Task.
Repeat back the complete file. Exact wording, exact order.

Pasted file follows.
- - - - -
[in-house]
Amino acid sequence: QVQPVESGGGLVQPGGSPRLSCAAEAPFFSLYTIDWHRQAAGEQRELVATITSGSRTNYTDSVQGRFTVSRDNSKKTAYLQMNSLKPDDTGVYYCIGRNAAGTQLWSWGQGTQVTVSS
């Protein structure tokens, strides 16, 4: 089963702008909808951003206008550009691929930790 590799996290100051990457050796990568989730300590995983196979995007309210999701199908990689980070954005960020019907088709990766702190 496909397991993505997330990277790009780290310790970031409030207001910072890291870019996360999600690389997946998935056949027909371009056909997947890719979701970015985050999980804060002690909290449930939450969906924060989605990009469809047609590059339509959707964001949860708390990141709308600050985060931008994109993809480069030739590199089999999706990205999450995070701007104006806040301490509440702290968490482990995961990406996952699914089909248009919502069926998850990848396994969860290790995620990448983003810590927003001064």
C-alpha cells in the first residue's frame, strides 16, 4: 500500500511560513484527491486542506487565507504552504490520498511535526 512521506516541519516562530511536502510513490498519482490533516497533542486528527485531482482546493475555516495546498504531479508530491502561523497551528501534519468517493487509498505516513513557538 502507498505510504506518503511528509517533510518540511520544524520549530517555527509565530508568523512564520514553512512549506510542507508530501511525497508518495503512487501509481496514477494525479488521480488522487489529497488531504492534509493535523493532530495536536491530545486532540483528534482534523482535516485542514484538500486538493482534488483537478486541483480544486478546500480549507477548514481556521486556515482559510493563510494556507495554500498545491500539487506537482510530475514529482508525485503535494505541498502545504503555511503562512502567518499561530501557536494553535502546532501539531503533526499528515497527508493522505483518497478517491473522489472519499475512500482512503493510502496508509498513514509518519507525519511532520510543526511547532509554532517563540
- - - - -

[in-house]
Amino acid sequence: QVQPVESGGGLVQPGGSPRLSCAAEAPFFSLYTIDWHRQAAGEQRELVATITSGSRTNYTDSVQGRFTVSRDNSKKTAYLQMNSLKPDDTGVYYCIGRNAAGTQLWSWGQGTQVTVSS
């Protein structure tokens, strides 16, 4: 089963702008909808951003206008550009691929930790 590799996290100051990457050796990568989730300590995983196979995007309210999701199908990689980070954005960020019907088709990766702190 496909397991993505997330990277790009780290310790970031409030207001910072890291870019996360999600690389997946998935056949027909371009056909997947890719979701970015985050999980804060002690909290449930939450969906924060989605990009469809047609590059339509959707964001949860708390990141709308600050985060931008994109993809480069030739590199089999999706990205999450995070701007104006806040301490509440702290968490482990995961990406996952699914089909248009919502069926998850990848396994969860290790995620990448983003810590927003001064």
C-alpha cells in the first residue's frame, strides 16, 4: 500500500511560513484527491486542506487565507504552504490520498511535526 512521506516541519516562530511536502510513490498519482490533516497533542486528527485531482482546493475555516495546498504531479508530491502561523497551528501534519468517493487509498505516513513557538 502507498505510504506518503511528509517533510518540511520544524520549530517555527509565530508568523512564520514553512512549506510542507508530501511525497508518495503512487501509481496514477494525479488521480488522487489529497488531504492534509493535523493532530495536536491530545486532540483528534482534523482535516485542514484538500486538493482534488483537478486541483480544486478546500480549507477548514481556521486556515482559510493563510494556507495554500498545491500539487506537482510530475514529482508525485503535494505541498502545504503555511503562512502567518499561530501557536494553535502546532501539531503533526499528515497527508493522505483518497478517491473522489472519499475512500482512503493510502496508509498513514509518519507525519511532520510543526511547532509554532517563540